The student news publication of Libertyville High School

Drops of Ink

The student news publication of Libertyville High School

Drops of Ink

The student news publication of Libertyville High School

Drops of Ink

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Why Putin’s Regime Is a Threat to World Stability (And How the West Can Combat It)

Hitler wanted to destroy Russia -- everyone needs to remember how that ended.         

-Vladimir Putin, December 2014
“Hitler wanted to destroy Russia — everyone needs to remember how that ended.” -Vladimir Putin, December 2014

In June of 2001, then-President George W. Bush met Vladimir Putin for the first time at an international summit in Slovenia. After a brief meeting between the two, Bush summed up to the media his thoughts on the Russian leader: he said, “I looked the man in the eye. I found him to be very straight forward and trustworthy and we had a very good dialogue. I was able to get a sense of his soul. He’s a man deeply committed to his country and the best interests of his country.”

Yes, an American President really said that. But aside from that fact, while perhaps the West hasn’t always been quite so friendly with the Russian regime (especially in recent years and for good reasons) the U.S. in particular has often taken a weak position when it comes to matters involving Russia. It’s time for that to change.

For a totalitarian regime to be allowed by the international community to steal an entire peninsula from a neighboring nation is absurd and unacceptable. Some would reply that both the EU and U.S. punished Russia with sanctions following Russia’s annexation of Crimea, but that seems like a small price to pay for a massive, populated area of land.

“It was the most significant territorial land-grab since before World War II…[but] Putin got away with it pretty much unscathed… I really believe that he took the temperature of the situation and was like, ‘They’re not going to do anything. They’re not going to send in an army,’” said Mr. Kevin O’Neill, a history teacher at LHS.

Of course, by “they,” he means countries like the U.S. who could have put their feet down but didn’t. And, even though many nations’ (the U.S. included) military efforts would have been hindered by domestic politics and other internal conflicts, there still should have been war the day the Crimean referendum was passed.

The problem with that is the very thought, the mere idea of war. No country wants to engage in a potentially deadly conflict, and UN action is prevented by Russian veto power in the Security Council. The fact is, however, that Putin must be stopped.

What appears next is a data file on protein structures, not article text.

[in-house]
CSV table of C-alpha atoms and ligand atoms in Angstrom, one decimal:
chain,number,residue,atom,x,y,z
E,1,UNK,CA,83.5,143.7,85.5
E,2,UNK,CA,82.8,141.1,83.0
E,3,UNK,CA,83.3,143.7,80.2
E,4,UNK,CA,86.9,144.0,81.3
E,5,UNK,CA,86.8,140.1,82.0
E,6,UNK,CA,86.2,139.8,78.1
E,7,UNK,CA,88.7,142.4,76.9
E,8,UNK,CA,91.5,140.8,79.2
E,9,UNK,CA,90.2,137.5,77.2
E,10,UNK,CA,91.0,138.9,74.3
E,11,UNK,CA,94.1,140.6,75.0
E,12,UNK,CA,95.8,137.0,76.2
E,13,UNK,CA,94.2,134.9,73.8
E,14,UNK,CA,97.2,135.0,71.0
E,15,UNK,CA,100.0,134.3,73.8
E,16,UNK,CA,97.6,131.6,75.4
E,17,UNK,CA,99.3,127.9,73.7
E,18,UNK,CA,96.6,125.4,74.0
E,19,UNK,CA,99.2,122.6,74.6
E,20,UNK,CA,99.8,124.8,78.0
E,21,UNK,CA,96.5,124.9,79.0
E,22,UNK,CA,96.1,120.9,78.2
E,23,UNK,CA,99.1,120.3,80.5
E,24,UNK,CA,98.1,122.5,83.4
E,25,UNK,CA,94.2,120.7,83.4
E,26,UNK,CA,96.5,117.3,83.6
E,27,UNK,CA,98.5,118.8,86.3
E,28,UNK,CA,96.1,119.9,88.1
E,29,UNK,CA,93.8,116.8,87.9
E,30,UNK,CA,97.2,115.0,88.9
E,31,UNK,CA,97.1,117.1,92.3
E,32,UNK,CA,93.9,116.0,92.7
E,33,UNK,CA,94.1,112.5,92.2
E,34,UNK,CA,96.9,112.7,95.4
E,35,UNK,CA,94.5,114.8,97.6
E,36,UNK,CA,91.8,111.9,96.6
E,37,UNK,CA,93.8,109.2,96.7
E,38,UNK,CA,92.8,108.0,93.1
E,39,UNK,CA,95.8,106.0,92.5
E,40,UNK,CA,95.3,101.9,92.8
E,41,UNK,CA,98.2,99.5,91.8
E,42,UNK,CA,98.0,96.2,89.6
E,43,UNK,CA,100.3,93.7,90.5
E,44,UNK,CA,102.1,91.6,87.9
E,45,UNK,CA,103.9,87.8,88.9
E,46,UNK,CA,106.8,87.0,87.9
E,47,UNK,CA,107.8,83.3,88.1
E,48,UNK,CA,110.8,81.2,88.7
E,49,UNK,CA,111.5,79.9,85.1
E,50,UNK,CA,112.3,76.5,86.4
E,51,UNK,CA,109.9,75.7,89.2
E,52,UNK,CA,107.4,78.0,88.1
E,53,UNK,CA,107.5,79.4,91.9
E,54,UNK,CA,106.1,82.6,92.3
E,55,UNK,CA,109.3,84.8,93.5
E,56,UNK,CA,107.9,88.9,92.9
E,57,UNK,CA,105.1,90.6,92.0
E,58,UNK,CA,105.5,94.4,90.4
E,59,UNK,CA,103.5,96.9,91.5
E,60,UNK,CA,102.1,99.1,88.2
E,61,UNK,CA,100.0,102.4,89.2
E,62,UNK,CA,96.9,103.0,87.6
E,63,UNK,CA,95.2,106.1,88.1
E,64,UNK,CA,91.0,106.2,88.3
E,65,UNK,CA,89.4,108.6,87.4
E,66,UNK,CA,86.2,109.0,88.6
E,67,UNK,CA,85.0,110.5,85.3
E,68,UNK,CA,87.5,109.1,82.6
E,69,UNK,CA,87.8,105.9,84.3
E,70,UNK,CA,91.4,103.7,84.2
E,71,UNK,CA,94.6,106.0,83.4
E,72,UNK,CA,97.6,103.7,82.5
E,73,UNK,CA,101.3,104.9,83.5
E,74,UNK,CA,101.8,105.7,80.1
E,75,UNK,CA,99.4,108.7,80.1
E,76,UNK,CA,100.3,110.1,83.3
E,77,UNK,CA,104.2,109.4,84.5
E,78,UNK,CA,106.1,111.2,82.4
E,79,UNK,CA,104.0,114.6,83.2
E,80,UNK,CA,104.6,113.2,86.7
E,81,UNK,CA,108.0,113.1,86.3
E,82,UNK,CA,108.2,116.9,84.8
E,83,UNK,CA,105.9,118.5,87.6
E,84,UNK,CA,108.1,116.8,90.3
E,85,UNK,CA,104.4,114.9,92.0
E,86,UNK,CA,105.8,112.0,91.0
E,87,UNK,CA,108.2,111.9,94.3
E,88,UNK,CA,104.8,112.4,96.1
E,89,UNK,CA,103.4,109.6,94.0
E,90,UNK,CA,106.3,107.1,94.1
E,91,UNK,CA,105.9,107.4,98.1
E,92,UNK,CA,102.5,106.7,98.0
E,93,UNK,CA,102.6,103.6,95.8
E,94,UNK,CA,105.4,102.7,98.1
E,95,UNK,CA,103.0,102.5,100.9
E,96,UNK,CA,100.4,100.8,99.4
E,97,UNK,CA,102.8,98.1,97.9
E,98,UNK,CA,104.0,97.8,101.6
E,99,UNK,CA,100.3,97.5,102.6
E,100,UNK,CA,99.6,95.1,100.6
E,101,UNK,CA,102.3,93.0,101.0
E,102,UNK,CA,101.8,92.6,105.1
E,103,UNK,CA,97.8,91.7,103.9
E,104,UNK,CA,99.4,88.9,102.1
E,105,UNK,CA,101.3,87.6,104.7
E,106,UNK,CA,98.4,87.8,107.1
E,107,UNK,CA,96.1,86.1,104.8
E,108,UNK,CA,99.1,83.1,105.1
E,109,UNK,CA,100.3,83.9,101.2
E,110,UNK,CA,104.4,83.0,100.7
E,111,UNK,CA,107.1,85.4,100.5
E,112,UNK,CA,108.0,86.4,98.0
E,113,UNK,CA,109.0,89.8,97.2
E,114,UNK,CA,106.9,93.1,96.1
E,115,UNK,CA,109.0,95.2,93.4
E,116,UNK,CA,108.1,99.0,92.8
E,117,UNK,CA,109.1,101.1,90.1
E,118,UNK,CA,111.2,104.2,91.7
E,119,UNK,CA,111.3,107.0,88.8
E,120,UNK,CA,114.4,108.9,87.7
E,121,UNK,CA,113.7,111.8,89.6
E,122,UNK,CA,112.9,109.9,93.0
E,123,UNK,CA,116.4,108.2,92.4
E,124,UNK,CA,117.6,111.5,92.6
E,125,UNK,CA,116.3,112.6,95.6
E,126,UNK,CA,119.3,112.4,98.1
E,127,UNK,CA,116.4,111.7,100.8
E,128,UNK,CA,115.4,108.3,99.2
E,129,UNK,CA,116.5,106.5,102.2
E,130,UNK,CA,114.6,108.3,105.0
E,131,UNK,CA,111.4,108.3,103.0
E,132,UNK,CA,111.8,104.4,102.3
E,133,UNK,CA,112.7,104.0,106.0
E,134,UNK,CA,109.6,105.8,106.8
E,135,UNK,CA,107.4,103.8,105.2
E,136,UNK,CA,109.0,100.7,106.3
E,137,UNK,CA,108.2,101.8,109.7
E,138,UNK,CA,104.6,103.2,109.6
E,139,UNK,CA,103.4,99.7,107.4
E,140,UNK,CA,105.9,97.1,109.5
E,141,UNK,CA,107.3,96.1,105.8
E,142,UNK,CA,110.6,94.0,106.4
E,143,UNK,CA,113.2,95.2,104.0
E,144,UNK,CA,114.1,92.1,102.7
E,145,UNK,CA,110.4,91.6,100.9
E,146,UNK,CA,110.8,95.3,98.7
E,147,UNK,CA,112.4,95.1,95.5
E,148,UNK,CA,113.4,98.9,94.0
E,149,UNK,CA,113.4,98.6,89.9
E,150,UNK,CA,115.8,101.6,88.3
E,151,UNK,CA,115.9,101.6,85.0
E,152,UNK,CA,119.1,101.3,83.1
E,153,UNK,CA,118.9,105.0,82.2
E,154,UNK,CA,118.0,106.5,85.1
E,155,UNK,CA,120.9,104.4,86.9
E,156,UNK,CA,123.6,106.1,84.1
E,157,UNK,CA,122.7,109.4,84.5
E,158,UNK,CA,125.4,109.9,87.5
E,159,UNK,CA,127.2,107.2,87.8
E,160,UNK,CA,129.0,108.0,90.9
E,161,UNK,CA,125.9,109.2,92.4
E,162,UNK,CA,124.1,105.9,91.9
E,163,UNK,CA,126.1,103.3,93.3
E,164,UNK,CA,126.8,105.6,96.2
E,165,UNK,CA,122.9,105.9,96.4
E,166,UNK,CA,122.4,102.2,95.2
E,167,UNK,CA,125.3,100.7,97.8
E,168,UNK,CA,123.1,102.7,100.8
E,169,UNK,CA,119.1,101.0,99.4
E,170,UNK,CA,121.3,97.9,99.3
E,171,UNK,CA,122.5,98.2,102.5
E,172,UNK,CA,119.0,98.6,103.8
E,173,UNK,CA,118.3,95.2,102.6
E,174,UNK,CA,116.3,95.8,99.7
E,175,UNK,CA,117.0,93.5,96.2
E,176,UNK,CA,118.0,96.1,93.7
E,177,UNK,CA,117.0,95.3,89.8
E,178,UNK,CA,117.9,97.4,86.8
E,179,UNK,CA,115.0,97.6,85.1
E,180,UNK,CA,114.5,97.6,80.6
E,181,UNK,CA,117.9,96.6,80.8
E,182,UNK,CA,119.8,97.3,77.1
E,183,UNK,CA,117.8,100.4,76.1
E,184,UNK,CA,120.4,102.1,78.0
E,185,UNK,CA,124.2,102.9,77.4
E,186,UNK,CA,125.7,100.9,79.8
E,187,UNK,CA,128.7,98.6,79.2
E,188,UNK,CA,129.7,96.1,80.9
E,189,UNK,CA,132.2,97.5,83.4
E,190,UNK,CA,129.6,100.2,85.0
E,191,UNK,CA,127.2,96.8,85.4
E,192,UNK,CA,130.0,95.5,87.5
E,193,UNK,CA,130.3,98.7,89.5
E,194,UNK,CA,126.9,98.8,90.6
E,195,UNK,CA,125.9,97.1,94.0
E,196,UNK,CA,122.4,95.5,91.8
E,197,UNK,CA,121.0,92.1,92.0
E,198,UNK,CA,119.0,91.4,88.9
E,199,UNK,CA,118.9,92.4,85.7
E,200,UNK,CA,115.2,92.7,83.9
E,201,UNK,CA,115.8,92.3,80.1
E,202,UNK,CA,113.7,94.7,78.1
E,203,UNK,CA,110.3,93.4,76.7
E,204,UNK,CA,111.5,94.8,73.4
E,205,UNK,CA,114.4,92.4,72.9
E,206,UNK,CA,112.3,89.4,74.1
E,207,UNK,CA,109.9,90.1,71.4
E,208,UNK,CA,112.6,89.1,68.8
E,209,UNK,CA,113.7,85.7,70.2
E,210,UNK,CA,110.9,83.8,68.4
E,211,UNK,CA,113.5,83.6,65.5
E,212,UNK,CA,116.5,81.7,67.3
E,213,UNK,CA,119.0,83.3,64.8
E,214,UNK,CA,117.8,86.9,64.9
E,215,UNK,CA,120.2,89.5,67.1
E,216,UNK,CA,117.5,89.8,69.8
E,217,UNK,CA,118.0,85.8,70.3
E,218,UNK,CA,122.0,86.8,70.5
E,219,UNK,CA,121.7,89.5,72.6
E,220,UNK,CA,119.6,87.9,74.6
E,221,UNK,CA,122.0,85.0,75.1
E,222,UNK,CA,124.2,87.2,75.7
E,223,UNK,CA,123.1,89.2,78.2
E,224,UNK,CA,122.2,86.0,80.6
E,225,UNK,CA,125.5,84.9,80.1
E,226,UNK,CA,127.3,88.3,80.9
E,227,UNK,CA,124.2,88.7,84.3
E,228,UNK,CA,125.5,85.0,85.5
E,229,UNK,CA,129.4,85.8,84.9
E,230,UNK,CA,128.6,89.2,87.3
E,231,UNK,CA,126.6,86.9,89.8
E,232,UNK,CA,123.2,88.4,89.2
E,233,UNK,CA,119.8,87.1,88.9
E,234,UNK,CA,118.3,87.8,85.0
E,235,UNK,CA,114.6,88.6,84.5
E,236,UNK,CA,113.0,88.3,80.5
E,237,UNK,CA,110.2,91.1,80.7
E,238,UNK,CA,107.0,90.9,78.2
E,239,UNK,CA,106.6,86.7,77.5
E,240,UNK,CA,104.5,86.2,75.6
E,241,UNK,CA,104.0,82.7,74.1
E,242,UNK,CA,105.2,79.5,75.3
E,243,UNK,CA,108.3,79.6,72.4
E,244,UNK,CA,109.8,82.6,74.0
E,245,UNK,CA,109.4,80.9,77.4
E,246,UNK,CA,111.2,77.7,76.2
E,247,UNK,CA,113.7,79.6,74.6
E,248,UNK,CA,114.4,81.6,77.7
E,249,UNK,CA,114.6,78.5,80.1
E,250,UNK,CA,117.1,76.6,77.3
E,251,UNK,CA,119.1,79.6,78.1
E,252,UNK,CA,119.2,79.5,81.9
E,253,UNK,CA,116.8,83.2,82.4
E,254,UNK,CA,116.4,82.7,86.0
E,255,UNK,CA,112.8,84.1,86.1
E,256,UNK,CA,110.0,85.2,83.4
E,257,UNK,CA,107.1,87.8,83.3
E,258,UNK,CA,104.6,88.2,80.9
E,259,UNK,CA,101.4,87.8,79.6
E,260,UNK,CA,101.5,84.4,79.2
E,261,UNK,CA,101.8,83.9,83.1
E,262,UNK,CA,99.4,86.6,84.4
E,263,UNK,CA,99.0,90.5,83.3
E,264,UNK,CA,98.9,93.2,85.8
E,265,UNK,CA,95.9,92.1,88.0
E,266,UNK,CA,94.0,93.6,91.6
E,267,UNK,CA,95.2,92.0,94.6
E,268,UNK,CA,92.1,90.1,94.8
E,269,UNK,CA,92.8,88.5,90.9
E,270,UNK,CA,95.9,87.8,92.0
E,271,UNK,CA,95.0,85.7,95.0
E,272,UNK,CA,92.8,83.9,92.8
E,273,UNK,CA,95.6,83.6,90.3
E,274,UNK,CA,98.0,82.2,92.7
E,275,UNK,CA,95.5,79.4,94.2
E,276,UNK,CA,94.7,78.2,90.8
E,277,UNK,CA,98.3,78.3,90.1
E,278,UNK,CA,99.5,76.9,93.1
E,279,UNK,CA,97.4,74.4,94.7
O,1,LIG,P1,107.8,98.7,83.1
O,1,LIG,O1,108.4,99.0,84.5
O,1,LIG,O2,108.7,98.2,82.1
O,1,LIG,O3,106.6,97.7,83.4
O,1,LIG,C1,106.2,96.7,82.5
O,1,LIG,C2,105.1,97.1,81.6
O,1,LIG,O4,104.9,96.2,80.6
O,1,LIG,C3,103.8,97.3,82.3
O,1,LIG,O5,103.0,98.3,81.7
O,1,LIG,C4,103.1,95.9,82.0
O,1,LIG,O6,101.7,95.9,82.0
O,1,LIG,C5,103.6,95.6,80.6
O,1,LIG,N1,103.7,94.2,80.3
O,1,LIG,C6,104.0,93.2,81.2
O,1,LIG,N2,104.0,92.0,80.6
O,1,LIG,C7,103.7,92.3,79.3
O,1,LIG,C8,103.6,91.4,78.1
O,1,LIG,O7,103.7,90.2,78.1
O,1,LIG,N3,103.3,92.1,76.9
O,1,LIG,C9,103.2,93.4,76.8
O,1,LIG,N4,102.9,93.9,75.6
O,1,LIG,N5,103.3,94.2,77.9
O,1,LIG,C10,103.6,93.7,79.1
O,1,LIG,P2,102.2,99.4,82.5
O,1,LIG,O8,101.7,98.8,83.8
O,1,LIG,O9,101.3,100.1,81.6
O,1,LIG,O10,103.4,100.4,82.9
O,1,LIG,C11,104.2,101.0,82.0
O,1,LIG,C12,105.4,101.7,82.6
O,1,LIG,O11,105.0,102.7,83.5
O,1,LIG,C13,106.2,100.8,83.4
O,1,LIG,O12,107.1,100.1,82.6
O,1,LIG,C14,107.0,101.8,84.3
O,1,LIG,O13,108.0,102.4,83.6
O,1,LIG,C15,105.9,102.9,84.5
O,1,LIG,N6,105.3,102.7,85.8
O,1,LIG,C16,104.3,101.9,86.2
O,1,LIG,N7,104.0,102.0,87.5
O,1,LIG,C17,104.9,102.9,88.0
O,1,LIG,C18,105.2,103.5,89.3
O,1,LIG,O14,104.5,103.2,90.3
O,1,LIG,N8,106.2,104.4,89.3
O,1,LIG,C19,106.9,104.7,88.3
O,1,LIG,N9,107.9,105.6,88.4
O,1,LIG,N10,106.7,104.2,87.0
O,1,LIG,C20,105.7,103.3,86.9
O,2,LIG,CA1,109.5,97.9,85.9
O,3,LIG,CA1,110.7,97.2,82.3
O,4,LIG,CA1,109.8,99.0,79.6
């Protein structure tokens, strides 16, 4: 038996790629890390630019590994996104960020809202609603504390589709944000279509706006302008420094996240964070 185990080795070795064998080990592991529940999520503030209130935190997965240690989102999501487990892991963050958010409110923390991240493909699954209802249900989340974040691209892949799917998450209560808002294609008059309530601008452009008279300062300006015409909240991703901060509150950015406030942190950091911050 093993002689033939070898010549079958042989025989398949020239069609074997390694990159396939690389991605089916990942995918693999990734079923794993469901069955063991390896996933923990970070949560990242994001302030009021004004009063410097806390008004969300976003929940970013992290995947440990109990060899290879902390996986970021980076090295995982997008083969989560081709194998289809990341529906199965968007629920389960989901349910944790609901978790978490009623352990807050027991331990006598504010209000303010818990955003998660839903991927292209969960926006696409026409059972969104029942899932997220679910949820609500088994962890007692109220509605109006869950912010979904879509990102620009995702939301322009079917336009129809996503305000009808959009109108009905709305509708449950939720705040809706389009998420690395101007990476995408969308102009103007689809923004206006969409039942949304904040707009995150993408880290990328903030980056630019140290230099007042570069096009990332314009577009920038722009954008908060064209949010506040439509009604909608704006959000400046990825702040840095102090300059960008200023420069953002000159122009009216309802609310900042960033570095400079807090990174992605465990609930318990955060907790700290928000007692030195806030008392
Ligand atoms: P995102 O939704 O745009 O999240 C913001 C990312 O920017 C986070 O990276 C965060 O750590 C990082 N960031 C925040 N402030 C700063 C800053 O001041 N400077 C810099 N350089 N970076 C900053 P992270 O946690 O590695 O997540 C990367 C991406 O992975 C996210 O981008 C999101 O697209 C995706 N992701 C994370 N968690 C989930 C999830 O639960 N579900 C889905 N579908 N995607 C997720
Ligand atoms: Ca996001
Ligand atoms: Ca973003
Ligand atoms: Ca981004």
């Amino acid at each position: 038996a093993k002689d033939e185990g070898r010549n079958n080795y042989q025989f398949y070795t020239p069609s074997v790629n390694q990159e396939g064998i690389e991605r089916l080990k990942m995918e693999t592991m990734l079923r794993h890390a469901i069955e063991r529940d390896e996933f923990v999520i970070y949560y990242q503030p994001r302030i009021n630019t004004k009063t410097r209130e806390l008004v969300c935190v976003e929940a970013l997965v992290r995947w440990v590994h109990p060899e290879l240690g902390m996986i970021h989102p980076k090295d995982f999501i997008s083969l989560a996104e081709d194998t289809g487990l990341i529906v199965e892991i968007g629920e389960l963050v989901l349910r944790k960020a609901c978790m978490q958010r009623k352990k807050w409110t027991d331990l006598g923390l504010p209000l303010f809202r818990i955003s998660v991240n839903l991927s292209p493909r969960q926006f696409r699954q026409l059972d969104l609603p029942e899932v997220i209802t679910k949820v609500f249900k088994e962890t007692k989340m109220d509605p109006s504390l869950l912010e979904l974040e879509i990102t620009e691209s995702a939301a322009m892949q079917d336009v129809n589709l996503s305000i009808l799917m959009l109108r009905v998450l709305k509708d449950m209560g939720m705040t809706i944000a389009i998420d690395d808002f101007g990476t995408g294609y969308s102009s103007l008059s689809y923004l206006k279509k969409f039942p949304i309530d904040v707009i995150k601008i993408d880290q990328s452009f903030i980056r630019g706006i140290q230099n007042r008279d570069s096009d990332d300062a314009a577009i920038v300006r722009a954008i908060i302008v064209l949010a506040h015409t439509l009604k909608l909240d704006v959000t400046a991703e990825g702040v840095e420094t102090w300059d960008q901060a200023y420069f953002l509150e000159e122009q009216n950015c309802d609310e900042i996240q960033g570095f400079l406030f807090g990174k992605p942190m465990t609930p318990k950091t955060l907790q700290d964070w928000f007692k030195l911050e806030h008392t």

At this point, it is important to know the Russian president’s background: shortly after graduating from Leningrad State University, Vladimir Putin joined the KGB, the Soviet Union’s state security organization infamous for its illegitimate and often brutal suppression of dissent within the USSR and abroad. After stepping down from the KGB shortly before the USSR’s collapse, Putin thrust himself onto the political scene. Through rigged election

s and shady backroom deals, he quickly worked his way up the hierarchy until in 1999, when failing leader Boris Yeltsin stepped down and appointed Putin as interim president.

When Putin won his first actual election by significant margins four months later, his position was solidified. Since 2000, Putin has ruled Russia either as president or as prime minister (for a single term, as the Russian constitution specifies that presidents may be in office up to two consecutive terms.) To strengthen his power and broad base of support, he has polarized sensitive issues for the Russian people and made Russia the antithesis to the West.

Thus, Russia is so dangerous because it, and Putin, will do all it can to damage Western interests and to impinge upon Western values.

“What Russia is setting itself up as is an opposition to the West. I mean, look at its closest allies right now. Its closest allies are Syria, Venezuela, and Iran. That’s quite a collection of countries to have as your best friends,” said O’Neill.

The long and the short of it is that Russia, as led by Vladimir Putin, is one of the world’s biggest threats to global stability. It incites violence, supports the existence of the West’s enemies, and perpetuates the notion that autocracy is acceptable or legitimate. Countries like the U.S., then, must take on a greater burden–though it may not necessarily be war–in fighting a nation that prolongs so many of the world’s problems.

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Why Putin’s Regime Is a Threat to World Stability (And How the West Can Combat It)